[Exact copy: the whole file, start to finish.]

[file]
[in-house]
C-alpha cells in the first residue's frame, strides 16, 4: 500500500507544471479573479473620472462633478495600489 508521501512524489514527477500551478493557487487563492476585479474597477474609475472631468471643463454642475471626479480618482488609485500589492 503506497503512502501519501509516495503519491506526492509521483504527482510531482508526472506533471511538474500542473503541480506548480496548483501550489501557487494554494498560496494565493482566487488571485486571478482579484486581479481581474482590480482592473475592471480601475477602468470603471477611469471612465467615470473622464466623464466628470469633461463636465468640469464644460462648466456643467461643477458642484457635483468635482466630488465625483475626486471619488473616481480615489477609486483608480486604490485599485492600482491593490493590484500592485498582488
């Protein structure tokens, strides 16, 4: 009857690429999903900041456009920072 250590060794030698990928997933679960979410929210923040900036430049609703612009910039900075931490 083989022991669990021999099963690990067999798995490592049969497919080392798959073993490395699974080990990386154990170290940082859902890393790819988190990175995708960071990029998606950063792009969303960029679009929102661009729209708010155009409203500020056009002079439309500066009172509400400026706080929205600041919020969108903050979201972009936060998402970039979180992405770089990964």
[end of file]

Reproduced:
[in-house]
C-alpha cells in the first residue's frame, strides 16, 4: 500500500507544471479573479473620472462633478495600489 508521501512524489514527477500551478493557487487563492476585479474597477474609475472631468471643463454642475471626479480618482488609485500589492 503506497503512502501519501509516495503519491506526492509521483504527482510531482508526472506533471511538474500542473503541480506548480496548483501550489501557487494554494498560496494565493482566487488571485486571478482579484486581479481581474482590480482592473475592471480601475477602468470603471477611469471612465467615470473622464466623464466628470469633461463636465468640469464644460462648466456643467461643477458642484457635483468635482466630488465625483475626486471619488473616481480615489477609486483608480486604490485599485492600482491593490493590484500592485498582488
């Protein structure tokens, strides 16, 4: 009857690429999903900041456009920072 250590060794030698990928997933679960979410929210923040900036430049609703612009910039900075931490 083989022991669990021999099963690990067999798995490592049969497919080392798959073993490395699974080990990386154990170290940082859902890393790819988190990175995708960071990029998606950063792009969303960029679009929102661009729209708010155009409203500020056009002079439309500066009172509400400026706080929205600041919020969108903050979201972009936060998402970039979180992405770089990964």